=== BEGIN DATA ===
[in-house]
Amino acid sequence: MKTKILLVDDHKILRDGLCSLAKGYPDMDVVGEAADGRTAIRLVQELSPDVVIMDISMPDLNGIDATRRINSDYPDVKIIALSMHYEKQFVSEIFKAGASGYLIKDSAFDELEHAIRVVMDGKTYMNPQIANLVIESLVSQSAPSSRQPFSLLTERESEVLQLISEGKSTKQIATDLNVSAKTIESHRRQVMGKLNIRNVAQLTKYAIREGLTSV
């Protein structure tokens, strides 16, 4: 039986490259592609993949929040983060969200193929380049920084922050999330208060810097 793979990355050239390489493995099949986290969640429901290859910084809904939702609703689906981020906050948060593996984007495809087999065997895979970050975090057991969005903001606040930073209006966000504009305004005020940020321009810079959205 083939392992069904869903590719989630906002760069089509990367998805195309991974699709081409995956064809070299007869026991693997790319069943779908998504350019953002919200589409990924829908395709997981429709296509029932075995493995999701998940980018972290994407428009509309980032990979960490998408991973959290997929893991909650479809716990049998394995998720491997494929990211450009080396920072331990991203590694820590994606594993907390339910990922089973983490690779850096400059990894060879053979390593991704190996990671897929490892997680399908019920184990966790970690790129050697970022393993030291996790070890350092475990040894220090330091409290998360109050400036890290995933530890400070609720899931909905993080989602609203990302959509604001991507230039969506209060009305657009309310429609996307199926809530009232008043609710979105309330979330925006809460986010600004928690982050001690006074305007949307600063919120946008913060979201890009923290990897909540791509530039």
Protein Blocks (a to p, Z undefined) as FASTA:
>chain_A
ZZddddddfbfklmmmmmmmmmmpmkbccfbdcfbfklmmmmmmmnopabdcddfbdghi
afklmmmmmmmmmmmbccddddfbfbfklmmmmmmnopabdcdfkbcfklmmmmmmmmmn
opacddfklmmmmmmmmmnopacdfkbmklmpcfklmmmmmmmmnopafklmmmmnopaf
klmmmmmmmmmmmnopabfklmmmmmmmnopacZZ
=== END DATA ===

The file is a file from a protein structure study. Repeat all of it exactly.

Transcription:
[in-house]
Amino acid sequence: MKTKILLVDDHKILRDGLCSLAKGYPDMDVVGEAADGRTAIRLVQELSPDVVIMDISMPDLNGIDATRRINSDYPDVKIIALSMHYEKQFVSEIFKAGASGYLIKDSAFDELEHAIRVVMDGKTYMNPQIANLVIESLVSQSAPSSRQPFSLLTERESEVLQLISEGKSTKQIATDLNVSAKTIESHRRQVMGKLNIRNVAQLTKYAIREGLTSV
């Protein structure tokens, strides 16, 4: 039986490259592609993949929040983060969200193929380049920084922050999330208060810097 793979990355050239390489493995099949986290969640429901290859910084809904939702609703689906981020906050948060593996984007495809087999065997895979970050975090057991969005903001606040930073209006966000504009305004005020940020321009810079959205 083939392992069904869903590719989630906002760069089509990367998805195309991974699709081409995956064809070299007869026991693997790319069943779908998504350019953002919200589409990924829908395709997981429709296509029932075995493995999701998940980018972290994407428009509309980032990979960490998408991973959290997929893991909650479809716990049998394995998720491997494929990211450009080396920072331990991203590694820590994606594993907390339910990922089973983490690779850096400059990894060879053979390593991704190996990671897929490892997680399908019920184990966790970690790129050697970022393993030291996790070890350092475990040894220090330091409290998360109050400036890290995933530890400070609720899931909905993080989602609203990302959509604001991507230039969506209060009305657009309310429609996307199926809530009232008043609710979105309330979330925006809460986010600004928690982050001690006074305007949307600063919120946008913060979201890009923290990897909540791509530039």
Protein Blocks (a to p, Z undefined) as FASTA:
>chain_A
ZZddddddfbfklmmmmmmmmmmpmkbccfbdcfbfklmmmmmmmnopabdcddfbdghi
afklmmmmmmmmmmmbccddddfbfbfklmmmmmmnopabdcdfkbcfklmmmmmmmmmn
opacddfklmmmmmmmmmnopacdfkbmklmpcfklmmmmmmmmnopafklmmmmnopaf
klmmmmmmmmmmmnopabfklmmmmmmmnopacZZ